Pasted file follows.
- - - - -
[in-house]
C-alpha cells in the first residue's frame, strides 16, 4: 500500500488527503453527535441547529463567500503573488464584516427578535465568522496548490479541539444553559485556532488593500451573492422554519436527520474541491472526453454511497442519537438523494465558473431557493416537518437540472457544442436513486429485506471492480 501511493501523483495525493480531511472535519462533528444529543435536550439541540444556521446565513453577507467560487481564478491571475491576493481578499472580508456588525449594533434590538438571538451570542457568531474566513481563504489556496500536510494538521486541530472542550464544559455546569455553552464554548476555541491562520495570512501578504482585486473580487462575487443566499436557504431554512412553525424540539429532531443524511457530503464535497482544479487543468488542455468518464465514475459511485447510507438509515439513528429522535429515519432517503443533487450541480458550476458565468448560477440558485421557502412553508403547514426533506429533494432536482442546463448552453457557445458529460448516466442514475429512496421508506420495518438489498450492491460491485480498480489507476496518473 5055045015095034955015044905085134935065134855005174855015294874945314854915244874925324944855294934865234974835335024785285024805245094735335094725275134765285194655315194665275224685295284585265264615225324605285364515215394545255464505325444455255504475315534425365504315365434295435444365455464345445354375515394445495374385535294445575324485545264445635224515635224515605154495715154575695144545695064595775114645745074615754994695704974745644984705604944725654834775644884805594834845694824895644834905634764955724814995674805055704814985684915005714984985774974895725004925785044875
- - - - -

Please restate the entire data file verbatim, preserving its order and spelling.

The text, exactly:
[in-house]
C-alpha cells in the first residue's frame, strides 16, 4: 500500500488527503453527535441547529463567500503573488464584516427578535465568522496548490479541539444553559485556532488593500451573492422554519436527520474541491472526453454511497442519537438523494465558473431557493416537518437540472457544442436513486429485506471492480 501511493501523483495525493480531511472535519462533528444529543435536550439541540444556521446565513453577507467560487481564478491571475491576493481578499472580508456588525449594533434590538438571538451570542457568531474566513481563504489556496500536510494538521486541530472542550464544559455546569455553552464554548476555541491562520495570512501578504482585486473580487462575487443566499436557504431554512412553525424540539429532531443524511457530503464535497482544479487543468488542455468518464465514475459511485447510507438509515439513528429522535429515519432517503443533487450541480458550476458565468448560477440558485421557502412553508403547514426533506429533494432536482442546463448552453457557445458529460448516466442514475429512496421508506420495518438489498450492491460491485480498480489507476496518473 5055045015095034955015044905085134935065134855005174855015294874945314854915244874925324944855294934865234974835335024785285024805245094735335094725275134765285194655315194665275224685295284585265264615225324605285364515215394545255464505325444455255504475315534425365504315365434295435444365455464345445354375515394445495374385535294445575324485545264445635224515635224515605154495715154575695144545695064595775114645745074615754994695704974745644984705604944725654834775644884805594834845694824895644834905634764955724814995674805055704814985684915005714984985774974895725004925785044875